In such a bizarre season, it’s only fitting that the center of college football in 2020 is found in America’s heartland. And so Sports Illustrated’s two college football writers set out on a (masked and socially distanced) journey to the six campuses in this Midwestern footprint. Ross Dellenger has the northern tier, trekking West to East from Evanston to South Bend to Columbus. Pat Forde is taking the southern route and going East to West, from Huntington to Cincinnati to Bloomington.
We’re rolling out two stories a day, starting Wednesday and running through Friday, as well as updates on our social media platforms, using the hashtag #MidwesternRevivalTour. Keep up to date with the entire series here.
WHY WE'RE HERE: Notre Dame is 8–0 and ranked No. 2 in both polls, its highest ranking since 2012.
SEASON HIGH POINT: Upsetting No. 1 Clemson in double overtime, 47–40, on Nov. 7.
PROGRAM ARC: The most storied tradition in the sport, it had slumbered for more than two decades until Brian Kelly woke up the echoes.
PROGRAM EDGE: The Fighting Irish have become a recruiting magnet for elite linemen and tight ends. This year's team is physically dominant in the trenches.
ACADEMIC BRAGGING POINT: The Mendoza Business School is ranked 30th nationally.
CAMPUS ICONOGRAPHY: Touchdown Jesus.
PLACE YOU MUST VISIT: The Linebacker, for a burger and a beer. Be prepared for your shoes to stick to the floor.
SOUTH BEND, Ind. — In December 2009, Jack Swarbrick thought his career as Notre Dame’s athletic director would end on a tarmac in New York.
The day before, inside a suite at his Manhattan hotel, he had interviewed, for a second time, Cincinnati coach Brian Kelly and had agreed to hire him as the Irish’s next head football coach. But there was one more hurdle to cross. Swarbrick and Kelly were to fly to Atlanta together on a private plane from the Westchester County Airport to sign the deal in front of a team of school officials, including Notre Dame president John Jenkins.
Only there was an issue. Swarbrick arrived at the Westchester airport that morning to find a plane, a pilot and no Kelly.
Worse yet, his new coach wasn’t answering his phone. For more than an hour, Swarbrick frantically called Kelly to no avail. He even had workers at the coach’s Manhattan hotel check his room. It was empty.
No luggage. No clothes. No Kelly.
Had he skipped town? Was he reneging on the verbal agreement? What now?!
“I’m freaking out,” Swarbrick recalls. “This has gone sideways on me, and I’ve got my president flying to Atlanta. It may be the last day of my brief tenure at Notre Dame.”
A spray bottle in one hand and a pair of metallic scissors in the other, Chris Femia is busy clipping a client’s graying hair while gesturing to a signed photo of Brian Kelly on the wall of his barber shop.
“That’s him during his first year,” Femia says. “This job ages you. It’s hard.”
For more than 45 years, Armando’s barber shop has been cutting hair in South Bend. Chris’s father, Armando, opened the store in 1975, and he’s served as the barber for virtually every Notre Dame head coach since then. In fact, Armando, now 82, and Ara Parseghian were best buds. Charlie Weis still comes into Armando’s when he’s in town and so does Lou Holtz.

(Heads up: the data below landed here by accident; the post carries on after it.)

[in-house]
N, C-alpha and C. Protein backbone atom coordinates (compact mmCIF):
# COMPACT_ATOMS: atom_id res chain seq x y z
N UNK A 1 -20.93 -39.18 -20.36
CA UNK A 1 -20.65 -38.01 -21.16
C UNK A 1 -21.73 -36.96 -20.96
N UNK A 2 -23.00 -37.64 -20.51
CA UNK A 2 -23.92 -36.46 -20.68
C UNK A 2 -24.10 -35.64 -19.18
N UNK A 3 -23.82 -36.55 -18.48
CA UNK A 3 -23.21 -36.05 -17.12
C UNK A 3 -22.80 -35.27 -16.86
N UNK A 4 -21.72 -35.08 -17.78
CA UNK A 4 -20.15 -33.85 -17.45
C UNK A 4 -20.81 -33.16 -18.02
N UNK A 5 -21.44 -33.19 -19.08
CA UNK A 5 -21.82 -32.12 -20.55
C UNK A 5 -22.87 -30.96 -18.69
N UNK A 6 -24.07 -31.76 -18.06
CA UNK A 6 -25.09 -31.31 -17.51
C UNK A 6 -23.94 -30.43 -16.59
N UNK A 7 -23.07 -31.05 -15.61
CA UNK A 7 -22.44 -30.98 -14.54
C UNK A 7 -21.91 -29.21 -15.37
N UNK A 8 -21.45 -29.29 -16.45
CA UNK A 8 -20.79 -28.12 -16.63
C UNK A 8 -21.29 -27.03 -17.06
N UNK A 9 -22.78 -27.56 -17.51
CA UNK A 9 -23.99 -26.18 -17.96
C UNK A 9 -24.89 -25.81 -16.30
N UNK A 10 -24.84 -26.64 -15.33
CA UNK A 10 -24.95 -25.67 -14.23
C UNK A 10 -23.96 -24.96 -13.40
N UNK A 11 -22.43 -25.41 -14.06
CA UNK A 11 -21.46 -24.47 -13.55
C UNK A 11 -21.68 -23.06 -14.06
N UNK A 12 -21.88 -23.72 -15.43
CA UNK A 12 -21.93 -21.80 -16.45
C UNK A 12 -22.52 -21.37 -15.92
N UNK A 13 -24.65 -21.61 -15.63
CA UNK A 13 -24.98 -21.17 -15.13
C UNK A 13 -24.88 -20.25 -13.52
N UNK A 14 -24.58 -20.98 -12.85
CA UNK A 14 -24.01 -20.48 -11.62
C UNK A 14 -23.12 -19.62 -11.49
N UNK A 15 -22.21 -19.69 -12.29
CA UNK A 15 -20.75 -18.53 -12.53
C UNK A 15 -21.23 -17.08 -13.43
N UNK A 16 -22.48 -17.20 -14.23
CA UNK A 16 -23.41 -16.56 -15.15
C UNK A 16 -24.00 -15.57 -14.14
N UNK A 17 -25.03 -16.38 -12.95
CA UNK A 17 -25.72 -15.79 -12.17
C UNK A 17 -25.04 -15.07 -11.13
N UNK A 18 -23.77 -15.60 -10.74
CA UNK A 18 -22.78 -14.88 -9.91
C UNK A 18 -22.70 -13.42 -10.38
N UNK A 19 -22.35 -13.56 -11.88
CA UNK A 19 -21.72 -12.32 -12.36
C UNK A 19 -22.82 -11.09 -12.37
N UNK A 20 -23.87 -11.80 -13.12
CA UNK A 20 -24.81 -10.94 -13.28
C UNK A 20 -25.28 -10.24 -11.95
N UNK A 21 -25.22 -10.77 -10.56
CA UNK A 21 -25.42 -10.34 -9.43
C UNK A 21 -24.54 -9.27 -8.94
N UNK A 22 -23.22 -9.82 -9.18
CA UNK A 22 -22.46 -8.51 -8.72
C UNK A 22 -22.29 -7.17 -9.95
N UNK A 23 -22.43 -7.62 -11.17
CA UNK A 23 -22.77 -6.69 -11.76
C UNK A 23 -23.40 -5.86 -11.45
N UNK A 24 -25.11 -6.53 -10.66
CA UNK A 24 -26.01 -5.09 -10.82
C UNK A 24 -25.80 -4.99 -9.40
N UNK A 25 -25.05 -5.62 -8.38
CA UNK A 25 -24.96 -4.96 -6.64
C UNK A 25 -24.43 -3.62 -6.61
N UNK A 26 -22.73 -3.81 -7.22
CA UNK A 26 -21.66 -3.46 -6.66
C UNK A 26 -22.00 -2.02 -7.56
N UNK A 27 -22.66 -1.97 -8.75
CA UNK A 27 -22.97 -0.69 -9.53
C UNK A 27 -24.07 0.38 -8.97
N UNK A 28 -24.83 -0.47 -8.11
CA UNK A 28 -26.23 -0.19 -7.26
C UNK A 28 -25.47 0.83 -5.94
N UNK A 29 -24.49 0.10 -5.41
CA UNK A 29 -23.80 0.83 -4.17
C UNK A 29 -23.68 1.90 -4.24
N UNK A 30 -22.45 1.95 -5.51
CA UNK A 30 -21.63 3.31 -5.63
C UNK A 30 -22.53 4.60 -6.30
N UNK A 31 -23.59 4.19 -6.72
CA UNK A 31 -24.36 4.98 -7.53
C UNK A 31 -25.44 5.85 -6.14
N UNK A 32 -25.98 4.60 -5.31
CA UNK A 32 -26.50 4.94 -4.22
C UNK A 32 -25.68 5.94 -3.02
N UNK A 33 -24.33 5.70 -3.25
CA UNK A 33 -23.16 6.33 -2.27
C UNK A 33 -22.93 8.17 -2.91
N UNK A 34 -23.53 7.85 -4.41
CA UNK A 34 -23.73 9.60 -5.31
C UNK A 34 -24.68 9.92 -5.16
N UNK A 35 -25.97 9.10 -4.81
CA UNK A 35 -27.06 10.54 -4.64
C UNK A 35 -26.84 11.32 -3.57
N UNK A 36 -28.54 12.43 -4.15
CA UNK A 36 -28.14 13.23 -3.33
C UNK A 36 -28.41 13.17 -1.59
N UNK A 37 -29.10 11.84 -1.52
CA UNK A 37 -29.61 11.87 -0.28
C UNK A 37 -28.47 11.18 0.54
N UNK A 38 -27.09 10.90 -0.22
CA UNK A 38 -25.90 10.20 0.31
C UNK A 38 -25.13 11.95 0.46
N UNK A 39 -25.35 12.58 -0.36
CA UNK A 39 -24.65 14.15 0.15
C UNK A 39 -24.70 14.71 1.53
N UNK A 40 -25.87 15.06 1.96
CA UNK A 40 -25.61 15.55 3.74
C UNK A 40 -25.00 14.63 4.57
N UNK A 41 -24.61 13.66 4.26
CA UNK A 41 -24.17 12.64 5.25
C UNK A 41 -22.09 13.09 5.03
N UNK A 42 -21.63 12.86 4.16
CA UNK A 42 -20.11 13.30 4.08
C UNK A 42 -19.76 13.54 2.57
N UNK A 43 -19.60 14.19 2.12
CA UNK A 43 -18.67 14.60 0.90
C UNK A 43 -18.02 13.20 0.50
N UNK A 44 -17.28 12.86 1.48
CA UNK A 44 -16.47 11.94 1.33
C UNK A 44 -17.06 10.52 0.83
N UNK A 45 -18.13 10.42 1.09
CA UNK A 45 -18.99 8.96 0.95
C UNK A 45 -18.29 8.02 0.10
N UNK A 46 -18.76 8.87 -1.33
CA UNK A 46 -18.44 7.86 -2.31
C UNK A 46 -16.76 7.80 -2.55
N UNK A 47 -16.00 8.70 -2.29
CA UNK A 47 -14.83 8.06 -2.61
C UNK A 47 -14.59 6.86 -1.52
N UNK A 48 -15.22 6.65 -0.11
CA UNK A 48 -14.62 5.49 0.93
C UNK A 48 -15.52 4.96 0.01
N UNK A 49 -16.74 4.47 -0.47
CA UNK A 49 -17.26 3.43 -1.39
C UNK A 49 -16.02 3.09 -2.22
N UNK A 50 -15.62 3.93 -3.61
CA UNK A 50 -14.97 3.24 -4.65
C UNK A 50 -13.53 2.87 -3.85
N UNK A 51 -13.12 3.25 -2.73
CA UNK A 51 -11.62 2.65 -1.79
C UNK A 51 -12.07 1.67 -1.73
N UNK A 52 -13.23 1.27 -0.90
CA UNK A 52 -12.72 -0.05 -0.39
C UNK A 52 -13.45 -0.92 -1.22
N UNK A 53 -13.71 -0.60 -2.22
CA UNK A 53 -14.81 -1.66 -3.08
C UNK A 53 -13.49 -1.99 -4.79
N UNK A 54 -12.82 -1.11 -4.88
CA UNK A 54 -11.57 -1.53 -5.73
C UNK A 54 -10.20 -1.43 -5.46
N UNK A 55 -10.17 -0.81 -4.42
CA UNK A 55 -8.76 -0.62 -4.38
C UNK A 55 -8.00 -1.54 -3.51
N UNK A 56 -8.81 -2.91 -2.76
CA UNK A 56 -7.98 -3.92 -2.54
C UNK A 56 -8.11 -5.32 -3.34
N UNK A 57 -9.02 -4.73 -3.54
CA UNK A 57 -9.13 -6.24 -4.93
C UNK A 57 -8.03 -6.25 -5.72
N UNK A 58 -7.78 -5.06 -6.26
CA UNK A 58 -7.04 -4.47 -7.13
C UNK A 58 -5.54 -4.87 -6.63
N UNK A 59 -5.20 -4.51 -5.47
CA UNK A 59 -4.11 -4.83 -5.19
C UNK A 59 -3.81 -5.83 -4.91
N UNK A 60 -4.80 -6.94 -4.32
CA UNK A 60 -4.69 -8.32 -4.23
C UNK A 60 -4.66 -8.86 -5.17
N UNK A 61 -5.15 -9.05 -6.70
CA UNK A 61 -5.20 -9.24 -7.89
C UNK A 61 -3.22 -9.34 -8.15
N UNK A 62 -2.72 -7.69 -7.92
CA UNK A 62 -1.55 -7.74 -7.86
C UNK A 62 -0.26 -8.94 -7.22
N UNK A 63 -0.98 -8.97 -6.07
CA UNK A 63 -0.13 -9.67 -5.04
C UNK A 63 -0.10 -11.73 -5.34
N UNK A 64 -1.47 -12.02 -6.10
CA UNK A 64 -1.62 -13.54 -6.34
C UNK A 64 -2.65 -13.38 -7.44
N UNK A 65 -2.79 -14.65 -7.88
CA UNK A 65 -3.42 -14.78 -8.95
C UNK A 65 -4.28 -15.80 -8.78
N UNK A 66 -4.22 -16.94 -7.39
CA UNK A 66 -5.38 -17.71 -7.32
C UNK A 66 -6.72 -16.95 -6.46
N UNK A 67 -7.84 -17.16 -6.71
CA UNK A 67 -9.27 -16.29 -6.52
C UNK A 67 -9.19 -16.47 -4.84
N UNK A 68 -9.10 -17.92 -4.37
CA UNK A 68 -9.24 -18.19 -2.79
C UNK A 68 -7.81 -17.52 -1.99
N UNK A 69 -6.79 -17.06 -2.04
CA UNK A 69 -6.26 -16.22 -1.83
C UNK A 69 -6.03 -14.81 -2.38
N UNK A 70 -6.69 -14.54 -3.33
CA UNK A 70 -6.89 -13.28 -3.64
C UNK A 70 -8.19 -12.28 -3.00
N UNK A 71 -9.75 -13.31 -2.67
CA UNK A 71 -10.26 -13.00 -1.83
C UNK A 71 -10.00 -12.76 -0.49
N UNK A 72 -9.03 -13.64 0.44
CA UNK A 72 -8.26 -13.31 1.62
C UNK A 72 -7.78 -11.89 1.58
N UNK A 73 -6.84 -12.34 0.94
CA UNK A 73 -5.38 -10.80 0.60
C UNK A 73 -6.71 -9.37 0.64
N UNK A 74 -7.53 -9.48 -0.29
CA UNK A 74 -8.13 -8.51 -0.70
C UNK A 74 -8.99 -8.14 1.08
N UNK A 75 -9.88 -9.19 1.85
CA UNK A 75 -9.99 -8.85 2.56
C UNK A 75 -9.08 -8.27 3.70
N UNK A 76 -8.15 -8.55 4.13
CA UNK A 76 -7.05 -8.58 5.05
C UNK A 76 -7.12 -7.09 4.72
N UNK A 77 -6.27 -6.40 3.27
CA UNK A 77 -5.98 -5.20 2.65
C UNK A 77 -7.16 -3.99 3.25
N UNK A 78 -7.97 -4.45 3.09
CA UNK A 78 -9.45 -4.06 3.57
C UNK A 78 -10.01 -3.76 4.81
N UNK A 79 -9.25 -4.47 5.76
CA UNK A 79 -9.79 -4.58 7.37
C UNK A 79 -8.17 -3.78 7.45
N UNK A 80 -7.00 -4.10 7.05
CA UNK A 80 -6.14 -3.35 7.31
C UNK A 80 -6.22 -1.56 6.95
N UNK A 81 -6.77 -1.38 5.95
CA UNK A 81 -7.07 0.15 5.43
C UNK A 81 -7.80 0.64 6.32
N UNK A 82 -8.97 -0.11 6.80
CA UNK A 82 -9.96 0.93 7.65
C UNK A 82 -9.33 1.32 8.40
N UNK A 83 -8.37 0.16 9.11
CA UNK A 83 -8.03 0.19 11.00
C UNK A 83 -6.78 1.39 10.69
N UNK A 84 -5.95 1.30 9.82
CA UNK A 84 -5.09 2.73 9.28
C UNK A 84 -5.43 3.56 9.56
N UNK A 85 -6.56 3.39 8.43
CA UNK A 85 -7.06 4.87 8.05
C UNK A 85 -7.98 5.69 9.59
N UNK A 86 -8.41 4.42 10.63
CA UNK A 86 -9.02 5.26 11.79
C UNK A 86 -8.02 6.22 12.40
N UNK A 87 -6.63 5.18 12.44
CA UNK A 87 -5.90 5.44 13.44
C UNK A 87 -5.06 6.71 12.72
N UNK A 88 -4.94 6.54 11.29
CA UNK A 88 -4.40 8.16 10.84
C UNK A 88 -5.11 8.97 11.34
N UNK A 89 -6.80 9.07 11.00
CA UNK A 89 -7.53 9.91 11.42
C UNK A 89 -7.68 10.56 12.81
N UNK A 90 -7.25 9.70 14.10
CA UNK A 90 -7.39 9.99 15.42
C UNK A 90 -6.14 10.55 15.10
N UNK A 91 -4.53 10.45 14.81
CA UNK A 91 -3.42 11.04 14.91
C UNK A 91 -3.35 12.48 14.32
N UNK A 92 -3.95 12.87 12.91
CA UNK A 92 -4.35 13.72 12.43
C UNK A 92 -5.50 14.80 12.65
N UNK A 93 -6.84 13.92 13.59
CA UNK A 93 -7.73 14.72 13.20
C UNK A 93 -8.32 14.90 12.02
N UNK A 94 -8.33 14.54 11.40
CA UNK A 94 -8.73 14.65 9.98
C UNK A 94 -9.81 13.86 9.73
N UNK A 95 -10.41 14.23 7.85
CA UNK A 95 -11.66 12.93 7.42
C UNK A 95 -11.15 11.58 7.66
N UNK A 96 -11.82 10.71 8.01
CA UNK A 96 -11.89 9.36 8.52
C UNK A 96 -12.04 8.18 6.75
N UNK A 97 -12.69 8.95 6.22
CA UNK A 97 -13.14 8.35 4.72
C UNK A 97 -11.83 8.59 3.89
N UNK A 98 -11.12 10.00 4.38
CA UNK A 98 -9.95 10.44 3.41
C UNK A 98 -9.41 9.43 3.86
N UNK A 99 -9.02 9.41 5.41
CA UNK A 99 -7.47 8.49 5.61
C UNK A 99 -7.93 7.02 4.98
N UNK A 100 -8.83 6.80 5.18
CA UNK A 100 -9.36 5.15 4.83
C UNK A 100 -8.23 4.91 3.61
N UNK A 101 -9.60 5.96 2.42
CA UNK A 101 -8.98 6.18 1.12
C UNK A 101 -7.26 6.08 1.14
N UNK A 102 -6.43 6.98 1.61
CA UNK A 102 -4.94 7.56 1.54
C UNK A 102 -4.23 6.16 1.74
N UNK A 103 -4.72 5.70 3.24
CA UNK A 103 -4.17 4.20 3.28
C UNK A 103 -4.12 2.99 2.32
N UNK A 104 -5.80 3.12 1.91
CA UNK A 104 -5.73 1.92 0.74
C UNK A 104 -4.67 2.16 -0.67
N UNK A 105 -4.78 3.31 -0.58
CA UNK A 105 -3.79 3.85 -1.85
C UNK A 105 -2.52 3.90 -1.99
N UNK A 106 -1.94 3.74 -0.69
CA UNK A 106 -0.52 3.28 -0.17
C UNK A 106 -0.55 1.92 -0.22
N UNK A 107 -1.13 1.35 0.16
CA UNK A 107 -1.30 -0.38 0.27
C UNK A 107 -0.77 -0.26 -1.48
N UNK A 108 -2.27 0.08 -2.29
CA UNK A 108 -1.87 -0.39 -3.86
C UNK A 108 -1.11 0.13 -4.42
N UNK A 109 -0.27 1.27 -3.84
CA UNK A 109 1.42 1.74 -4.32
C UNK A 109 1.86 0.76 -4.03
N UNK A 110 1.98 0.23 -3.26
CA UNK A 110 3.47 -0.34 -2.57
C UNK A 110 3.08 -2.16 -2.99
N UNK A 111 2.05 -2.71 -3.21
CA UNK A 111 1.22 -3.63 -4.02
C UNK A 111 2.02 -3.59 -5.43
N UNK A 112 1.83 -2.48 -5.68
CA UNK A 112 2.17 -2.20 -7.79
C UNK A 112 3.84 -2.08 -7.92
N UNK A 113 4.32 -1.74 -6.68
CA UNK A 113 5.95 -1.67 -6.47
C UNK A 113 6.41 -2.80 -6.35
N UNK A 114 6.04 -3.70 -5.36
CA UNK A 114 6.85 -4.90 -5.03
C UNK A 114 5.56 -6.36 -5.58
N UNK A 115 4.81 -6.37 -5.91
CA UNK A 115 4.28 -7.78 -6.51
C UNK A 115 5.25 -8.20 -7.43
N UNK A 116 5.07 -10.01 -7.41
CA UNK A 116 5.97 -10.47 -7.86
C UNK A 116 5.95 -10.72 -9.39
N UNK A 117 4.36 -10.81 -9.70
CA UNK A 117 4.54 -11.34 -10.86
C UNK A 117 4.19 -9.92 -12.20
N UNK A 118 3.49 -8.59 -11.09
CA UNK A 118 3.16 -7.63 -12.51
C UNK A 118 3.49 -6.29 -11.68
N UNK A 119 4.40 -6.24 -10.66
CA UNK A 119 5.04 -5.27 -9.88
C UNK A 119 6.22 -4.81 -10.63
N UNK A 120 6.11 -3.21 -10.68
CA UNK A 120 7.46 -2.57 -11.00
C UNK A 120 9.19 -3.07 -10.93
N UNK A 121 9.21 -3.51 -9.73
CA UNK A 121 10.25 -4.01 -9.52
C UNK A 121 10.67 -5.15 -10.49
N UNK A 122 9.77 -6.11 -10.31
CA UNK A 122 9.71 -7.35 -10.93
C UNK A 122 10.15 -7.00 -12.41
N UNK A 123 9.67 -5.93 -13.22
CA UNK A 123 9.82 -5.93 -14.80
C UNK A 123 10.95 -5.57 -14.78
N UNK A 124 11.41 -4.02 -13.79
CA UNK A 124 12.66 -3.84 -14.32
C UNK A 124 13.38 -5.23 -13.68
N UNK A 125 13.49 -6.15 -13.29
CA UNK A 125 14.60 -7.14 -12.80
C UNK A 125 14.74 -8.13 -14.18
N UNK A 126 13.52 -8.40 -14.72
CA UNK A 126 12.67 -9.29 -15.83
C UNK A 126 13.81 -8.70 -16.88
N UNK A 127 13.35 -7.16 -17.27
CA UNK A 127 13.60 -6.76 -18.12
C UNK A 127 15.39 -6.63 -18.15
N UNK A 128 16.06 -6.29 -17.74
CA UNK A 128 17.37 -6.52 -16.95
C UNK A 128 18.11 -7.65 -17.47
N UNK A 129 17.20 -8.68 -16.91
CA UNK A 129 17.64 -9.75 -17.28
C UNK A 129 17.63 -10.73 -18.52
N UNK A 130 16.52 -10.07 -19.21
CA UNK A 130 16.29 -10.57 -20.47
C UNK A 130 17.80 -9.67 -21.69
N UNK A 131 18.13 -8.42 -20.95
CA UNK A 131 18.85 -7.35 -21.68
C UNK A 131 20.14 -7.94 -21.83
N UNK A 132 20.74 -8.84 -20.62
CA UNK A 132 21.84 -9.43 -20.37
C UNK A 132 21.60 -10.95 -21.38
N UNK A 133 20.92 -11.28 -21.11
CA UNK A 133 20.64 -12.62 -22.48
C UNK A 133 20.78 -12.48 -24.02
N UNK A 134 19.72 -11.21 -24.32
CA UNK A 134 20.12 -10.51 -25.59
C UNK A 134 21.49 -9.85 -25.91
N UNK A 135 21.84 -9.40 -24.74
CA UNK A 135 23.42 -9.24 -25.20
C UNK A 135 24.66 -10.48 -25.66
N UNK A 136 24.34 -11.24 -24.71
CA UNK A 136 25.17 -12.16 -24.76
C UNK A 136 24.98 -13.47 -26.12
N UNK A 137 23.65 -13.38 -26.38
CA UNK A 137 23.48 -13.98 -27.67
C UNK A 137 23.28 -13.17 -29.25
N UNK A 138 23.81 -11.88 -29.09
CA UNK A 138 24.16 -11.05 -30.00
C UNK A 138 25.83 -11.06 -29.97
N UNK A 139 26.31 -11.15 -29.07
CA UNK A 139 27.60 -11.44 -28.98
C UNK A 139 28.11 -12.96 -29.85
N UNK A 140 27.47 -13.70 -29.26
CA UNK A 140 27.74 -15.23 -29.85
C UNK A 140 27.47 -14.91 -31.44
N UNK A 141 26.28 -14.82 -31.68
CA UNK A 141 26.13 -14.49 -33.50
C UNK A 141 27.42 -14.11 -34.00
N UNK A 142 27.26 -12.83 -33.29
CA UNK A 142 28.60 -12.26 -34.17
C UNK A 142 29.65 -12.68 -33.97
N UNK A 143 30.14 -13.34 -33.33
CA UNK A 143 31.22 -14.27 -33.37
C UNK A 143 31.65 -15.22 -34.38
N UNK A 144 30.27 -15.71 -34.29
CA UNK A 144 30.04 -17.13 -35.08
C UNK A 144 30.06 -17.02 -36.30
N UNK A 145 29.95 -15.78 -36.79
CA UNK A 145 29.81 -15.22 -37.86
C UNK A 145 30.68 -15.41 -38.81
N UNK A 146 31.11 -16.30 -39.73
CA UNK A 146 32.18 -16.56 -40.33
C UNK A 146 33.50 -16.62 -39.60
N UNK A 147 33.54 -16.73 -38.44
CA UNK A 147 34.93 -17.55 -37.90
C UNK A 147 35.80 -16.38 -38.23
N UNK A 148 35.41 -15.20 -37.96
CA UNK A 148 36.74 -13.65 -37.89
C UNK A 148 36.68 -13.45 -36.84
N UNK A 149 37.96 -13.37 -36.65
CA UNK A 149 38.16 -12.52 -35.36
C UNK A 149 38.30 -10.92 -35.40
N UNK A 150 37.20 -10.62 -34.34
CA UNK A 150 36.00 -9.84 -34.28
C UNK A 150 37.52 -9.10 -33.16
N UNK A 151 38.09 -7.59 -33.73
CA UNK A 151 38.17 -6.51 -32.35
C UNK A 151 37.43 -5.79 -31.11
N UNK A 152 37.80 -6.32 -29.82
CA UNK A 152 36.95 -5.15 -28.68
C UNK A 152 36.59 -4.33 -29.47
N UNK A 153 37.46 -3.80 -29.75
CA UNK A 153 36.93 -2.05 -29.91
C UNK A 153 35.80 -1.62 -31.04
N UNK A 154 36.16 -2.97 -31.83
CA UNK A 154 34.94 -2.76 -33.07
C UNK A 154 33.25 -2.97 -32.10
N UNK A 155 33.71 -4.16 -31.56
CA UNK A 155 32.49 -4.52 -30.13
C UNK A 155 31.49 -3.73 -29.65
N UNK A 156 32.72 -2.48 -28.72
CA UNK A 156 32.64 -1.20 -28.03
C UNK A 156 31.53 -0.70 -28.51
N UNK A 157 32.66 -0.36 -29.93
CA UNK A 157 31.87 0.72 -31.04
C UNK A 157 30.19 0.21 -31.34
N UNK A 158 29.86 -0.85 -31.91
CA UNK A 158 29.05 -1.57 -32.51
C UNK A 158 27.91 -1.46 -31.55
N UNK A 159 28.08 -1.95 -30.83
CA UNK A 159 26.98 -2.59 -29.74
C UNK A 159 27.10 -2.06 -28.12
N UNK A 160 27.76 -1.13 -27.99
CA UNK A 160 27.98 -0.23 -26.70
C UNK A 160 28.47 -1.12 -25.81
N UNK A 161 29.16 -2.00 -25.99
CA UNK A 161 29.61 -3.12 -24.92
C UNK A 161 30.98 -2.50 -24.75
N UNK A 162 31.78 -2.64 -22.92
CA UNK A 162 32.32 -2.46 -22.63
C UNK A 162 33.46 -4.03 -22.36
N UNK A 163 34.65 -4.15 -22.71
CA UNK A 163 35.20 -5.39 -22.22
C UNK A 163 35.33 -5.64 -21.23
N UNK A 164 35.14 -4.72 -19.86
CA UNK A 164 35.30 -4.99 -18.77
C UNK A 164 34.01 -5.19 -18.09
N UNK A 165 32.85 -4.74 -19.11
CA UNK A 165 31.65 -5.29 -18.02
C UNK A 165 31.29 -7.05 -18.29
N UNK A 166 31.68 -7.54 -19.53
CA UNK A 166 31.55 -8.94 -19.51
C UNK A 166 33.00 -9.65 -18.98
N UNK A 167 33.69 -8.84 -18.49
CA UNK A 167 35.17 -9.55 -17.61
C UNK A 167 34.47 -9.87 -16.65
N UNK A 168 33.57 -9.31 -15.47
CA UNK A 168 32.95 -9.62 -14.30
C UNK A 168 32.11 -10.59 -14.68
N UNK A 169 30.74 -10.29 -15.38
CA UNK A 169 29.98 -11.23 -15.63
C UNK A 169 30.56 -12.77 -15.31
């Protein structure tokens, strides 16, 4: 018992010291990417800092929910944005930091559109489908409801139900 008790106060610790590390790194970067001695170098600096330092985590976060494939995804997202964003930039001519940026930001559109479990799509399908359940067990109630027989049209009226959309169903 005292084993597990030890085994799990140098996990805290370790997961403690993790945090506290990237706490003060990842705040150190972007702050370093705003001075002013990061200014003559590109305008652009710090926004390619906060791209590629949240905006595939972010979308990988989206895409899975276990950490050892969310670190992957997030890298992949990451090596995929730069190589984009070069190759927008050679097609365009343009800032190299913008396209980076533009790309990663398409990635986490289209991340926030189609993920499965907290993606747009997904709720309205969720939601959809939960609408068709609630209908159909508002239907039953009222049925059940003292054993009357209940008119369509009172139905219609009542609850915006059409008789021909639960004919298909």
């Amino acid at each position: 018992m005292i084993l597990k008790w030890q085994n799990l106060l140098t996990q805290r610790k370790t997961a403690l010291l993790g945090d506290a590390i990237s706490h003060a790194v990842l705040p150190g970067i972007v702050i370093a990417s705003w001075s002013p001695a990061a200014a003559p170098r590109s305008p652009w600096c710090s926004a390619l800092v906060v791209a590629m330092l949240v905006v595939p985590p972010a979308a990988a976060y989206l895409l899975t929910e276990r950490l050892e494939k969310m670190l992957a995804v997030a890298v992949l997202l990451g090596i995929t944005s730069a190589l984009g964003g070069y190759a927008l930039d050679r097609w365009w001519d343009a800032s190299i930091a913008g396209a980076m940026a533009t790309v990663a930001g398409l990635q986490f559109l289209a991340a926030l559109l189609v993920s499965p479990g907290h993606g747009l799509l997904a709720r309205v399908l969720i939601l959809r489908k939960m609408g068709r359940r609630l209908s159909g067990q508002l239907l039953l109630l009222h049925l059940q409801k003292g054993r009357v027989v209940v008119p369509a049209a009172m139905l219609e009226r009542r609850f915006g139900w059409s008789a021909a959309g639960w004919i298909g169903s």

Kelly used to get his hair clipped here, too. For whatever reason, he stopped coming in, but there’s no hard feelings here.
“He’s the best coach we’ve had since Lou,” says Femia, 38. “He’s arguably going to go down as one of the top-three coaches in Notre Dame history. He wins a championship and it’s over—he might be No. 1.”
Eleven years into Kelly’s tenure at Notre Dame, he’s met quite literally every expectation except one. He’s won 10 games at least five times, has completed two undefeated regular seasons and has a 22–15 record against the Irish’s four biggest rivals (Navy, USC, Stanford and Michigan).
In this COVID-19-impacted season of 2020, he’s leading the Irish to what appears to be one of their best years yet. They are 8–0, have knocked off No. 1 Clemson and are ranked No. 2 in the latest AP Top 25. They feel destined for a rematch with the powerhouse Tigers in the ACC championship game, where they could punch their ticket (even maybe with a close loss?) into the College Football Playoff—two wins shy of checking Kelly’s final box.
Debate Kelly’s tenure all you want—and, woo boy, Notre Dame people do—but he’s on the cusp of toppling a legendary mark at this iconic place. The Irish need six more wins for a national title. Coincidentally, that would give Kelly 106 victories at the school—one better than the current record holder, Knute Rockne. His 100th win last week tied him with Holtz. He’s won 13 more games than Frank Leahy, five more than Parseghian and 47 more than Dan Devine.
All five coaches have at least two things he doesn’t: a national championship and a bronze statue outside of Notre Dame Stadium.